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Environmental Management

, Volume 42, Issue 1, pp 19–36 | Cite as

Land Degradation on Barren Hills: A Case Study in Northeast Vietnam

  • Nina NikolicEmail author
  • Rainer Schultze-Kraft
  • Miroslav Nikolic
  • Reinhard Böcker
  • Ingo Holz
Article

Abstract

The term “barren hills” has been a keyword for land degradation in the uplands of Vietnam for over a decade. Nevertheless, the “barren” land is still not adequately ecologically characterized. In this work, we analyze land use-induced changes in vegetation and soil properties along a sequence of barren hills types formed on one physiotope. The study is undertaken in the Bac Kan province, one of the poorest upland regions where livestock plays an important role. A transition from an old-growth laurel forest to a sparse manmade grassland is characterized by a total of 177 species, rapid species turnover, and discrete dominants, and an overwhelming effect of disturbance history on both soil and vegetation patterning. Land degradation is most apparent in land use-induced maintenance of arrested successions, and the regeneration course is shifted towards drier formations. We hypothesize a conceptual model as an aid to understanding the process of early fallow differentiation in response to the patterned, fine-scale disturbances. The larger-scale implications of the observed trends in regeneration potentials deviation, and, in particular, the effect of water buffaloes in halting fallow successions, are discussed.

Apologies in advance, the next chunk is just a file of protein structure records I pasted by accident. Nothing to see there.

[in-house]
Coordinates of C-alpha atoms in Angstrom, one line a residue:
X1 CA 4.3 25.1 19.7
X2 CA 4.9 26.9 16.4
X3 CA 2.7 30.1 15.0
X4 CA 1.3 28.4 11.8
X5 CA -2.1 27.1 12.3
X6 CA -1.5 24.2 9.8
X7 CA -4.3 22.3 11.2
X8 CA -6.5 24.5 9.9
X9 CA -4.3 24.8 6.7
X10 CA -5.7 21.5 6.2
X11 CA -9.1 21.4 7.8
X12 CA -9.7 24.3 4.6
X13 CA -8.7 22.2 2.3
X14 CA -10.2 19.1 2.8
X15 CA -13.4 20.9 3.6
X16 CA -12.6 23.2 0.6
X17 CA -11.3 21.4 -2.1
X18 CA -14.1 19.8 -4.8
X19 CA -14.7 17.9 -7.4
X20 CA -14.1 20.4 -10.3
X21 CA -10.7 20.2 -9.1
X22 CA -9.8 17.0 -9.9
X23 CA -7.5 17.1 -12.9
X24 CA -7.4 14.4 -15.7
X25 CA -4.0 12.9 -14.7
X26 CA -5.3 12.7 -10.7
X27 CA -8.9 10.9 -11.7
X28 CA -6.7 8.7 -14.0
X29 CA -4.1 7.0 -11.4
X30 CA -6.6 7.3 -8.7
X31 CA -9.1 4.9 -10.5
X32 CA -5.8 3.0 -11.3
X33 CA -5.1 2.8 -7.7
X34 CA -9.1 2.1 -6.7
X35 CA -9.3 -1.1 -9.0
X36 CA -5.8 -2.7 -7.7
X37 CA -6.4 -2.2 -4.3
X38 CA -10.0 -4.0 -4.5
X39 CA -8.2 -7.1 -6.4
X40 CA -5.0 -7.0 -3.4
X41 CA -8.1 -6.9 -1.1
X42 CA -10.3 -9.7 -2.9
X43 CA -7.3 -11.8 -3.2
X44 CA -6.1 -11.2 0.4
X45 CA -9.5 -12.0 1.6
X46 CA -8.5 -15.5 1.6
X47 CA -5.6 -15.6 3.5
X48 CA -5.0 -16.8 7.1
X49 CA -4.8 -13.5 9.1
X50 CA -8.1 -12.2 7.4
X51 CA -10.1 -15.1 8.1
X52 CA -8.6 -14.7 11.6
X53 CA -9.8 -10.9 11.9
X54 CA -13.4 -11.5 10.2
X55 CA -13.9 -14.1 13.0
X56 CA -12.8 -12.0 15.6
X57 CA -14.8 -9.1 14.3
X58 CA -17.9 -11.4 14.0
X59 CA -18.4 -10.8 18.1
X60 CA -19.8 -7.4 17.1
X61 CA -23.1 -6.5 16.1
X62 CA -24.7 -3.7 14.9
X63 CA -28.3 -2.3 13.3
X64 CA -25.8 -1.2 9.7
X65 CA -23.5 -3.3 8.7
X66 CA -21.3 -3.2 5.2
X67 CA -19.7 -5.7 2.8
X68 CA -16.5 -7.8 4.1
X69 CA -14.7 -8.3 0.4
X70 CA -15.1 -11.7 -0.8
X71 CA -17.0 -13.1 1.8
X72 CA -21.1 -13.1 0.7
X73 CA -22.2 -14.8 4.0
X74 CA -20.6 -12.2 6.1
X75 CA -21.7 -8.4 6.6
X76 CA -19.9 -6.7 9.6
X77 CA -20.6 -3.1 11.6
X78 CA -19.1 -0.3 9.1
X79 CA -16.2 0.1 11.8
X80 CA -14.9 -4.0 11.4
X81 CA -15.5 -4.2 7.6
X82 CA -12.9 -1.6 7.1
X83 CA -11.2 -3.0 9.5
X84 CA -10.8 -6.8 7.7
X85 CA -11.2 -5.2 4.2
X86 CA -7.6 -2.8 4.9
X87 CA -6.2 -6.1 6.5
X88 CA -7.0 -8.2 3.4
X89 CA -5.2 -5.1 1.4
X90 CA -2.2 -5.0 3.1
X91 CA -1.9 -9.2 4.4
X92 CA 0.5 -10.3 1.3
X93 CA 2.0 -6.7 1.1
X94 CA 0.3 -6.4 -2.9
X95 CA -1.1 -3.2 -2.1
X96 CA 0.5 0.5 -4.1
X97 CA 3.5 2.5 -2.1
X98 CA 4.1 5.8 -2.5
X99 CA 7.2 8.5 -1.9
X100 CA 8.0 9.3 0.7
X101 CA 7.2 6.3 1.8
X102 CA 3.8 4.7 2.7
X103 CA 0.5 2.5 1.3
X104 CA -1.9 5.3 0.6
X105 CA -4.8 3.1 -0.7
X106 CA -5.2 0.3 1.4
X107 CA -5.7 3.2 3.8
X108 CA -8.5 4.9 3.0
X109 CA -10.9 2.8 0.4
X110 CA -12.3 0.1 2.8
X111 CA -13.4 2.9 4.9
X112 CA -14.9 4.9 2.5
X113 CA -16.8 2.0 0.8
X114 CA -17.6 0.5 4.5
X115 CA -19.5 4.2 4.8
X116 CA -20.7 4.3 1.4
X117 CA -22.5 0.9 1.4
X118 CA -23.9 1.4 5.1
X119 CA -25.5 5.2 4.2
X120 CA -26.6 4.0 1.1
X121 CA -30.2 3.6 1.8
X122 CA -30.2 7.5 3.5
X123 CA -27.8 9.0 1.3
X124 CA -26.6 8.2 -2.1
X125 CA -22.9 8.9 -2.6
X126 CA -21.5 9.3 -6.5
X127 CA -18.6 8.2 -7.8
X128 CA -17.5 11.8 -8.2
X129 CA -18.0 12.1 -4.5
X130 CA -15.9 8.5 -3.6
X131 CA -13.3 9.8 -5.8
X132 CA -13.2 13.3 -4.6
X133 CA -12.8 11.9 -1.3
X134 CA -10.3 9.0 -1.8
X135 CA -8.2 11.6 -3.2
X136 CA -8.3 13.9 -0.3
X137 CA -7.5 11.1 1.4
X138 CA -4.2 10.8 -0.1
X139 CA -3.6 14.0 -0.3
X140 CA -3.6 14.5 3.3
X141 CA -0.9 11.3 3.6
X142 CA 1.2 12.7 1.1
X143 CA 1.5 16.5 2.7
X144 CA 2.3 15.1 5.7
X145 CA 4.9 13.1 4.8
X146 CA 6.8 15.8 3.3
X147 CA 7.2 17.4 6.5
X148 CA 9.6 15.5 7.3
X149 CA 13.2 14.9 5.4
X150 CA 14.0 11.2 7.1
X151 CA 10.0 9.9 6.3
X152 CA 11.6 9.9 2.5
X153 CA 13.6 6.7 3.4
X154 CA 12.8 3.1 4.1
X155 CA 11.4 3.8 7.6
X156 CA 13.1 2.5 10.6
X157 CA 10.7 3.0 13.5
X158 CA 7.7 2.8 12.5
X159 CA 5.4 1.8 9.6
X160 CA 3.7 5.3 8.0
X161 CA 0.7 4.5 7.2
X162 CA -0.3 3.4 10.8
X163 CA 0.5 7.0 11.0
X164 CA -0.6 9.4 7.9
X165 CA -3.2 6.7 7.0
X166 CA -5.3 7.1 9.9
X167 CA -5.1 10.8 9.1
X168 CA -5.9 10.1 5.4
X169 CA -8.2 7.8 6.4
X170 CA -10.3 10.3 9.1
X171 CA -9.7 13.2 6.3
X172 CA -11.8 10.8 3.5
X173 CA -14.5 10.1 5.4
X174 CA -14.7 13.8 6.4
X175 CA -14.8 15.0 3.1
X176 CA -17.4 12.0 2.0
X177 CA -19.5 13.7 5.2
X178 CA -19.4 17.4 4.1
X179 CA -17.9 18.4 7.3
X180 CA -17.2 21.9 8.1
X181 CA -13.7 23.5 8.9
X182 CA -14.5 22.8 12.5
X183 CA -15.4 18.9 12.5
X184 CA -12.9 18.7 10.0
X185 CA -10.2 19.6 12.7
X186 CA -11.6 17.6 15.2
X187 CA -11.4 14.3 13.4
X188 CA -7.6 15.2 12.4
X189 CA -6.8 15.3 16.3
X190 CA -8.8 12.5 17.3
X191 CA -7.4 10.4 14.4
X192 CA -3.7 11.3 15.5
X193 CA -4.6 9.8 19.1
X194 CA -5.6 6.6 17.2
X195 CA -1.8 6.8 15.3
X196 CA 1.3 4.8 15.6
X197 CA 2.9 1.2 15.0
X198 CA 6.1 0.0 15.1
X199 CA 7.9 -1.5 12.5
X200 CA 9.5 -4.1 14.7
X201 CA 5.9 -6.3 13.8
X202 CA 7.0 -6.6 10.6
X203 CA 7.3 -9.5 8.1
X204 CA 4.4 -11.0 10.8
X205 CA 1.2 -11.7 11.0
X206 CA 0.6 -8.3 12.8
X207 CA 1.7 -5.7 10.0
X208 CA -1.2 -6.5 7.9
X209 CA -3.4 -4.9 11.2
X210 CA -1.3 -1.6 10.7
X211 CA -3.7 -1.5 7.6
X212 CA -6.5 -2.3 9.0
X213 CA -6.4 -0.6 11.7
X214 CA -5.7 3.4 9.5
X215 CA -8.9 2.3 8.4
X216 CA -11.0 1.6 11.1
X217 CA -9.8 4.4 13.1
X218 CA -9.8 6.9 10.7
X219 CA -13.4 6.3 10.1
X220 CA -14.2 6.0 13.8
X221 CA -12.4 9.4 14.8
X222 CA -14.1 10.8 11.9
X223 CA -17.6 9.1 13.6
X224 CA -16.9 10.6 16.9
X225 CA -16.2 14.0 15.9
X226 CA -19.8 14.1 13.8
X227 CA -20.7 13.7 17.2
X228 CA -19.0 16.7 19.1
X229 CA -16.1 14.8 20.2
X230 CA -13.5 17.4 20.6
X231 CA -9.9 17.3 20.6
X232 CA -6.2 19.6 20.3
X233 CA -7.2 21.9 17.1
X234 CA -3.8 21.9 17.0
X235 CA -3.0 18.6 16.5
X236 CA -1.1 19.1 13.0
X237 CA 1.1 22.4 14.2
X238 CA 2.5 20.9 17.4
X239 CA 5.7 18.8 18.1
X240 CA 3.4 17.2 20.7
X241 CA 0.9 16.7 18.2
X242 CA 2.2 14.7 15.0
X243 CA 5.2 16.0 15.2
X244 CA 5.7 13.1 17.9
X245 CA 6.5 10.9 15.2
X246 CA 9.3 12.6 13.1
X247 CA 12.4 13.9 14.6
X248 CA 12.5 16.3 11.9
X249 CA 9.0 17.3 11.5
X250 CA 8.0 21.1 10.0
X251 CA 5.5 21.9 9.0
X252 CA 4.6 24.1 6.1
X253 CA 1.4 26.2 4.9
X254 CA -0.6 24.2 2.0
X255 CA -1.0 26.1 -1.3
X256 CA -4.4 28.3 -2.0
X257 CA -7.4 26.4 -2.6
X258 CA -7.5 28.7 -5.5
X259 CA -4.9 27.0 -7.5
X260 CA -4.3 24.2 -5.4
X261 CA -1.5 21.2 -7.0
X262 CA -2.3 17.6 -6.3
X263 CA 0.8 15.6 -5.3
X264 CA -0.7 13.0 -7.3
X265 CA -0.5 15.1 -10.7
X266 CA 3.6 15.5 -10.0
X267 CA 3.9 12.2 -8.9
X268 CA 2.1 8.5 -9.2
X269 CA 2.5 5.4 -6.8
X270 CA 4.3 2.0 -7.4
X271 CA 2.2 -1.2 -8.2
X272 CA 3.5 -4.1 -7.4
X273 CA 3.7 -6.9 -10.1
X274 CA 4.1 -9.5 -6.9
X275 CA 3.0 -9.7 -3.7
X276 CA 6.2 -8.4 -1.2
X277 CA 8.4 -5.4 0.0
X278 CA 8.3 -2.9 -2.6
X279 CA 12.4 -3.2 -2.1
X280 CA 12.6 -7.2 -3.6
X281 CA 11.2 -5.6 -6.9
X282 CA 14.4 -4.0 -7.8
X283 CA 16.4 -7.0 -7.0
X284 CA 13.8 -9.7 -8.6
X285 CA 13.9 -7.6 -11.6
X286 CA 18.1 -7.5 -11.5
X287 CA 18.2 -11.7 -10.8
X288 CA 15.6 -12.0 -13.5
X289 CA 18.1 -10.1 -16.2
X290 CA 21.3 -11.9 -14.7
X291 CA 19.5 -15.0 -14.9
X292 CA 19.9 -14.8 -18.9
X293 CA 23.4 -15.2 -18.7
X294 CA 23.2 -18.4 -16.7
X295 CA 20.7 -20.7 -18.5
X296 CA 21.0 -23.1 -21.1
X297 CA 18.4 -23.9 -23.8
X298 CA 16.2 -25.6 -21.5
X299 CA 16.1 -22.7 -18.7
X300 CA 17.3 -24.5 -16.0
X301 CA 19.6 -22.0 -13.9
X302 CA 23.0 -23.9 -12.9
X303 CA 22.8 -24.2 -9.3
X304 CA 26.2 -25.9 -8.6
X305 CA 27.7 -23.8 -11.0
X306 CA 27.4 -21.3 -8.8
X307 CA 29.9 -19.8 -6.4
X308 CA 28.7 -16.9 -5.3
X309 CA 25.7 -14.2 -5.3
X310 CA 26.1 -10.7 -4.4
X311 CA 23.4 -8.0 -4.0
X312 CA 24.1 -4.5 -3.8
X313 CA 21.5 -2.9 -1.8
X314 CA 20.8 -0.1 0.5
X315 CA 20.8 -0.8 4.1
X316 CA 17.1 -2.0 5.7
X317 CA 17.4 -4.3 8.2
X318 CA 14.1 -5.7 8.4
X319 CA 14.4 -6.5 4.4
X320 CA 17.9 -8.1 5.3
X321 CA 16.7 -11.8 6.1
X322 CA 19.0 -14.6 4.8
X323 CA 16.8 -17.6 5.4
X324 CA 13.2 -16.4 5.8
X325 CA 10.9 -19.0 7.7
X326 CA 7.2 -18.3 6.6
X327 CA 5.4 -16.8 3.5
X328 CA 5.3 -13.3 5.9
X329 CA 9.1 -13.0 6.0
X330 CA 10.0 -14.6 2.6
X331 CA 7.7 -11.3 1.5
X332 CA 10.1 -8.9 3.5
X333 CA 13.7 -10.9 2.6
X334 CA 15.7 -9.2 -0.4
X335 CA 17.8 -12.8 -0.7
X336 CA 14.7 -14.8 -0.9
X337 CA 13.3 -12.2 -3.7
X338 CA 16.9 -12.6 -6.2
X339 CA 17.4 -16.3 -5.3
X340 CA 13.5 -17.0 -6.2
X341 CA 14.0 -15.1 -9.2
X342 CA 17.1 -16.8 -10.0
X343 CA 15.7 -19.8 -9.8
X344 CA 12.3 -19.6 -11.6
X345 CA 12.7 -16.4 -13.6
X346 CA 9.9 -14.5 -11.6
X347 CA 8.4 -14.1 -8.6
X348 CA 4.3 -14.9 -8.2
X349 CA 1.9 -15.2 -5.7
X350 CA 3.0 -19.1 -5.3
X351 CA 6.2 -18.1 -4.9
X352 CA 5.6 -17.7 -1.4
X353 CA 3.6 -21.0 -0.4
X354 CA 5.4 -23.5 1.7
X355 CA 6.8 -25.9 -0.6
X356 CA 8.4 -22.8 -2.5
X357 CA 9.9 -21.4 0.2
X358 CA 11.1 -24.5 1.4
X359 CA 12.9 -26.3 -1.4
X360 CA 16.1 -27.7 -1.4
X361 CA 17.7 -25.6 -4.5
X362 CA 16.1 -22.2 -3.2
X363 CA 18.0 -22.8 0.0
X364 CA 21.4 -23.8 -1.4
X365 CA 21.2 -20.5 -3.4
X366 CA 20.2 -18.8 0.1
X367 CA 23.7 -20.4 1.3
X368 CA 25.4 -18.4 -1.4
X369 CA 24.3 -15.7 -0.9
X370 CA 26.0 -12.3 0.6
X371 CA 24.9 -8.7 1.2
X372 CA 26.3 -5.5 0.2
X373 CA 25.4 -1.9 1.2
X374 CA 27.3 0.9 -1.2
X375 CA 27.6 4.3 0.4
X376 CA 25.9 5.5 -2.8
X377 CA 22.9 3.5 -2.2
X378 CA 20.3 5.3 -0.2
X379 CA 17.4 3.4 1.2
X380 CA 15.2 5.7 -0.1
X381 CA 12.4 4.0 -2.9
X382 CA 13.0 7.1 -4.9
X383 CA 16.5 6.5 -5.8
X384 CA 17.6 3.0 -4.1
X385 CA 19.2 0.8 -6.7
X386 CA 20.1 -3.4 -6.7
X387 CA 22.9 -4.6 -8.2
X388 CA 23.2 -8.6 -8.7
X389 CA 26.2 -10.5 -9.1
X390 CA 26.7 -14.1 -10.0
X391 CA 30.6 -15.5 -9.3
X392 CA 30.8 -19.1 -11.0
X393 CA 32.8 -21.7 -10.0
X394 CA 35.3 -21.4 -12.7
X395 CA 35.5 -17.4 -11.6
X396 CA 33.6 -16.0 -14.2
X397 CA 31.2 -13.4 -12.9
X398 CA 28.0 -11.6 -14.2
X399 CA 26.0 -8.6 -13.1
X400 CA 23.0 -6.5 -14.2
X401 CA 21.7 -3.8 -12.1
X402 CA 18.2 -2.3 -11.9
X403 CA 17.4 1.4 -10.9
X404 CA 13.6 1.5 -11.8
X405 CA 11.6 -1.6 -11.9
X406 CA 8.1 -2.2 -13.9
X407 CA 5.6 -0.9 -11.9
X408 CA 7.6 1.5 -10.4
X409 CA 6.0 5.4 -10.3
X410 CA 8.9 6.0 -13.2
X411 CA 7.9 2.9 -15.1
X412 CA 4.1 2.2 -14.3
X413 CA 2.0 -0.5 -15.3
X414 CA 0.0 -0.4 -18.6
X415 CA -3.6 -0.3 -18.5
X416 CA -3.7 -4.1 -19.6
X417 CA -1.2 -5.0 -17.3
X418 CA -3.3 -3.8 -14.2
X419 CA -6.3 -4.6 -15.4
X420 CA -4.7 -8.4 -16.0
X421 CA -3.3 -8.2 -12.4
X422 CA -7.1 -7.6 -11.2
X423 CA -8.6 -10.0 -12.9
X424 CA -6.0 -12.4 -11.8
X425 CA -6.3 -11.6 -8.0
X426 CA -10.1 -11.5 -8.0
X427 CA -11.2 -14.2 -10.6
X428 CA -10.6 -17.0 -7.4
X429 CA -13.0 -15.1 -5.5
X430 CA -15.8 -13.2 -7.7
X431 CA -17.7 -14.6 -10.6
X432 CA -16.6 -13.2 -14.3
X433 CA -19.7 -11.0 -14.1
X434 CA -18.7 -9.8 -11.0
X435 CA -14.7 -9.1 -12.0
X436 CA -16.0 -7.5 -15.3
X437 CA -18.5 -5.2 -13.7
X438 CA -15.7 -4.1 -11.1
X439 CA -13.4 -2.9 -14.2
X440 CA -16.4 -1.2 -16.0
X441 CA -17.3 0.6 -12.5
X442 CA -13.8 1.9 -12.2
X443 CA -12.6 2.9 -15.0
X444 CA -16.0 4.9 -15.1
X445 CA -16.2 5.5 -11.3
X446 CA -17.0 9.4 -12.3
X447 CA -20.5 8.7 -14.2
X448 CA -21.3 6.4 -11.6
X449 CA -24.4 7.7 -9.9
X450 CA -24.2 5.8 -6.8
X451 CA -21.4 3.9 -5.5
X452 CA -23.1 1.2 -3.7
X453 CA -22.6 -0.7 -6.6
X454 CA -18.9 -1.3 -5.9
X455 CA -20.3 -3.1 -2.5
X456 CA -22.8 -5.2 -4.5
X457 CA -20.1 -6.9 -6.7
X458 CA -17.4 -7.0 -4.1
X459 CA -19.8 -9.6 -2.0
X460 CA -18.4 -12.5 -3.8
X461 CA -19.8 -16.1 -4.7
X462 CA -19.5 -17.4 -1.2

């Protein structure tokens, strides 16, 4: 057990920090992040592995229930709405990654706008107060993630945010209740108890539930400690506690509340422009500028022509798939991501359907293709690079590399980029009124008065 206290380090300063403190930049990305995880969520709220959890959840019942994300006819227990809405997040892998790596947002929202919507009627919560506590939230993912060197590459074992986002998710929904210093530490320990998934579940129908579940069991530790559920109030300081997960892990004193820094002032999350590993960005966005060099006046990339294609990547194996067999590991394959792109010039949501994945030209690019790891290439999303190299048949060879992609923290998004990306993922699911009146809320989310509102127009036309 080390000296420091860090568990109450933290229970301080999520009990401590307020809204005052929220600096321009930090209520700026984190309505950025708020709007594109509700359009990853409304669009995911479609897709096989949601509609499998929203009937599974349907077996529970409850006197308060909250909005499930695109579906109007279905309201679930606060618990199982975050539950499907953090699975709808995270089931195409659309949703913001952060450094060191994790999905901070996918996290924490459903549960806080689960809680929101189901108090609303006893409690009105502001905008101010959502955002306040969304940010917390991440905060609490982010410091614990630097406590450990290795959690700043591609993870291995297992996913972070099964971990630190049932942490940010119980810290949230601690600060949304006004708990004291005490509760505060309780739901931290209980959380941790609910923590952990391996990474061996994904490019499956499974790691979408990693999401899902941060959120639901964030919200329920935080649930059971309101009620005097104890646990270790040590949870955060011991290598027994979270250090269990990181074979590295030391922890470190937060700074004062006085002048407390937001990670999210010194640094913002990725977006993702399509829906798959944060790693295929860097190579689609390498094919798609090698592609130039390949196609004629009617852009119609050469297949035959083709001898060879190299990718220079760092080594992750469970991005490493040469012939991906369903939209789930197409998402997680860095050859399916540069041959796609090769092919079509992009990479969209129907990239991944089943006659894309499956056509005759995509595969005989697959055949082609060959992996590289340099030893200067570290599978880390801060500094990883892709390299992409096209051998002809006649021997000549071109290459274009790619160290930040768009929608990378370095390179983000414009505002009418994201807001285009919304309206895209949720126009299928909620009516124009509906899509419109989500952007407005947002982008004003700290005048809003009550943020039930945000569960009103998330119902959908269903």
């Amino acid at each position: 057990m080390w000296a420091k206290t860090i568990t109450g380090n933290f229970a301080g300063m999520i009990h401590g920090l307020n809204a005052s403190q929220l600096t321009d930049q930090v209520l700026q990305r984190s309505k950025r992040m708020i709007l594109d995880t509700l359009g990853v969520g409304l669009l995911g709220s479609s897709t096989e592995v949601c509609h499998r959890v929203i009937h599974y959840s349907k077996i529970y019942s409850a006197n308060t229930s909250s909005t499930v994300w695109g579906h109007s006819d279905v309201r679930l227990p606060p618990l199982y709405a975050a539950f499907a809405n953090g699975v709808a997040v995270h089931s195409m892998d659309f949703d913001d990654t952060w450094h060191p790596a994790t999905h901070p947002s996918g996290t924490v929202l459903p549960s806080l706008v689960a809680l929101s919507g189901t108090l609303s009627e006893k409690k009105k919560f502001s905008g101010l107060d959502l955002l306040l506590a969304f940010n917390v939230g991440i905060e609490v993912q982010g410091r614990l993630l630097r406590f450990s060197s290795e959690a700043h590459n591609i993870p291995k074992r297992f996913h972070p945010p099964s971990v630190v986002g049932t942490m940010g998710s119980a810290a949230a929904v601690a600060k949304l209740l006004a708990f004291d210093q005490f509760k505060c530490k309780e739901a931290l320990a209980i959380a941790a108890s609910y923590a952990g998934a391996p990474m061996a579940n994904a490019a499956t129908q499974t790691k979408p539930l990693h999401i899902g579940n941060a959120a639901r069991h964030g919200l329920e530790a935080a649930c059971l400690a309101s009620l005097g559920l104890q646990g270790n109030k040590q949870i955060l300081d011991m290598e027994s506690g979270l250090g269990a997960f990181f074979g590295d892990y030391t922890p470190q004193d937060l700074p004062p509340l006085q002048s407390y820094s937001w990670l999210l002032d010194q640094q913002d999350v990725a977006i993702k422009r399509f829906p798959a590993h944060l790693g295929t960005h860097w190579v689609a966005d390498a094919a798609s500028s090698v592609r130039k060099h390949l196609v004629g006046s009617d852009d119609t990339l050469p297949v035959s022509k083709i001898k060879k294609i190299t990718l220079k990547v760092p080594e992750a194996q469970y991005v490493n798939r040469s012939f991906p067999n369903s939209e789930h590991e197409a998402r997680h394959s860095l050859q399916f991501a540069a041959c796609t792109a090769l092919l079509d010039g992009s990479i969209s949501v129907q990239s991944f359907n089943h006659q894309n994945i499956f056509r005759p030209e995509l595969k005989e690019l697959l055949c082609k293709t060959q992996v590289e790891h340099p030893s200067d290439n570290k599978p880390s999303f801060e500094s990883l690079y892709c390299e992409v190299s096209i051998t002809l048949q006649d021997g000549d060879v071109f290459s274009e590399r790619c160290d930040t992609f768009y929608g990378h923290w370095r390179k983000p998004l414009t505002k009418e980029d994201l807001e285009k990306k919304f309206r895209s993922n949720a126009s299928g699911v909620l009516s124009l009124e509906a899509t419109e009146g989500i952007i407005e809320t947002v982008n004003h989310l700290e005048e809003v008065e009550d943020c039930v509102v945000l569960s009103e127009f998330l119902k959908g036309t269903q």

Keywords

Barren hills Fallow succession Vietnam Land degradation Water buffalo Land use policy 

Notes

Acknowledgments

This work was a part of the C2 subproject of the Uplands Program (SFB 564: “Sustainable land use and rural development in mountainous regions of SE Asia”), funded by the German Research Foundation (DFG). The first author thanks the Vater und Sohn Eiselen Stiftung (Ulm, Germany) for the research scholarship. The support of our work in Vietnam by the Vietnamese Agricultural Science Institute (Hanoi, Vietnam), and the Systèmes Agraires de Montagnes Project is acknowledged. We thank Prof. Tran Dinh Nghia (Hanoi National University, Vietnam) and Dr. Steve Renvoize (Royal Botanical Gardens, Kew, U.K.) for the supervision of species identification, Dr. Sam Fujisaka (CIAT, Colombia) for critical reading of the manuscript, and Prof. Ernest A. Kirkby (University of Leeds, U.K.) for linguistic improvements.

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Copyright information

© Springer Science+Business Media, LLC 2008

Authors and Affiliations

  • Nina Nikolic
    • 1
    Email author
  • Rainer Schultze-Kraft
    • 2
  • Miroslav Nikolic
    • 1
  • Reinhard Böcker
    • 3
  • Ingo Holz
    • 3
  1. 1.Institute for Multidisciplinary ResearchBelgradeSerbia
  2. 2.University of Hohenheim, Institute for Plant Production and Agroecology in the Tropics and Subtropics (380c)StuttgartGermany
  3. 3.Institute for Landscape Ecology (320), University of HohenheimStuttgartGermany

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